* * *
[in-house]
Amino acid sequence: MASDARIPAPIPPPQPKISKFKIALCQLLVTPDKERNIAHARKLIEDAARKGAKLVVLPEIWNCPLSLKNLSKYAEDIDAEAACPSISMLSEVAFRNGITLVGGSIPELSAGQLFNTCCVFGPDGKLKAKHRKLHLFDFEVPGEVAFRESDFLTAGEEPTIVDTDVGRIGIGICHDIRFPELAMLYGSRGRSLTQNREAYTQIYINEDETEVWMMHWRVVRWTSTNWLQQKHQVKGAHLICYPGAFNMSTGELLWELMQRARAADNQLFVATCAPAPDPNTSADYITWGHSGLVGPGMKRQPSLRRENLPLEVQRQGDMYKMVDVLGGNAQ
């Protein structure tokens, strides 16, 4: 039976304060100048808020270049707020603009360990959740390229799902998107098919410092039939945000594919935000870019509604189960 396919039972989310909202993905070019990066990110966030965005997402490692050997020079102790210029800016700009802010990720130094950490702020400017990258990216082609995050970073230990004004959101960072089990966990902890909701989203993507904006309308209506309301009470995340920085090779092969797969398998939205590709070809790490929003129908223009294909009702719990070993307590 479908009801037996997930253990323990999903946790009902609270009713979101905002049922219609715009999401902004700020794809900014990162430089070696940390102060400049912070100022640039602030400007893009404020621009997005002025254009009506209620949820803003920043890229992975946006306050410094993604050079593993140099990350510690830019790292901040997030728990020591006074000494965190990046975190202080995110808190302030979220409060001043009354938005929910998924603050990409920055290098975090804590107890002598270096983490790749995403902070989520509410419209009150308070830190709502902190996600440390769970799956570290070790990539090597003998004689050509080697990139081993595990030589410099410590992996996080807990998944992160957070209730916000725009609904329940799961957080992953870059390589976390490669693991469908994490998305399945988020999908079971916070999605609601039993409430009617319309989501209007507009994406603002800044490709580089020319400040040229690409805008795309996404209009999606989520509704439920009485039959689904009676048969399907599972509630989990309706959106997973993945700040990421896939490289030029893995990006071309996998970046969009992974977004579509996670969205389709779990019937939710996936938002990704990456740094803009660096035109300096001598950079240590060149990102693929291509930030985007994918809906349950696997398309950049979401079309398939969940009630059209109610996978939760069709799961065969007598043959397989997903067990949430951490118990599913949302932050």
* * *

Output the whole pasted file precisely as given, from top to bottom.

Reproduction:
[in-house]
Amino acid sequence: MASDARIPAPIPPPQPKISKFKIALCQLLVTPDKERNIAHARKLIEDAARKGAKLVVLPEIWNCPLSLKNLSKYAEDIDAEAACPSISMLSEVAFRNGITLVGGSIPELSAGQLFNTCCVFGPDGKLKAKHRKLHLFDFEVPGEVAFRESDFLTAGEEPTIVDTDVGRIGIGICHDIRFPELAMLYGSRGRSLTQNREAYTQIYINEDETEVWMMHWRVVRWTSTNWLQQKHQVKGAHLICYPGAFNMSTGELLWELMQRARAADNQLFVATCAPAPDPNTSADYITWGHSGLVGPGMKRQPSLRRENLPLEVQRQGDMYKMVDVLGGNAQ
């Protein structure tokens, strides 16, 4: 039976304060100048808020270049707020603009360990959740390229799902998107098919410092039939945000594919935000870019509604189960 396919039972989310909202993905070019990066990110966030965005997402490692050997020079102790210029800016700009802010990720130094950490702020400017990258990216082609995050970073230990004004959101960072089990966990902890909701989203993507904006309308209506309301009470995340920085090779092969797969398998939205590709070809790490929003129908223009294909009702719990070993307590 479908009801037996997930253990323990999903946790009902609270009713979101905002049922219609715009999401902004700020794809900014990162430089070696940390102060400049912070100022640039602030400007893009404020621009997005002025254009009506209620949820803003920043890229992975946006306050410094993604050079593993140099990350510690830019790292901040997030728990020591006074000494965190990046975190202080995110808190302030979220409060001043009354938005929910998924603050990409920055290098975090804590107890002598270096983490790749995403902070989520509410419209009150308070830190709502902190996600440390769970799956570290070790990539090597003998004689050509080697990139081993595990030589410099410590992996996080807990998944992160957070209730916000725009609904329940799961957080992953870059390589976390490669693991469908994490998305399945988020999908079971916070999605609601039993409430009617319309989501209007507009994406603002800044490709580089020319400040040229690409805008795309996404209009999606989520509704439920009485039959689904009676048969399907599972509630989990309706959106997973993945700040990421896939490289030029893995990006071309996998970046969009992974977004579509996670969205389709779990019937939710996936938002990704990456740094803009660096035109300096001598950079240590060149990102693929291509930030985007994918809906349950696997398309950049979401079309398939969940009630059209109610996978939760069709799961065969007598043959397989997903067990949430951490118990599913949302932050």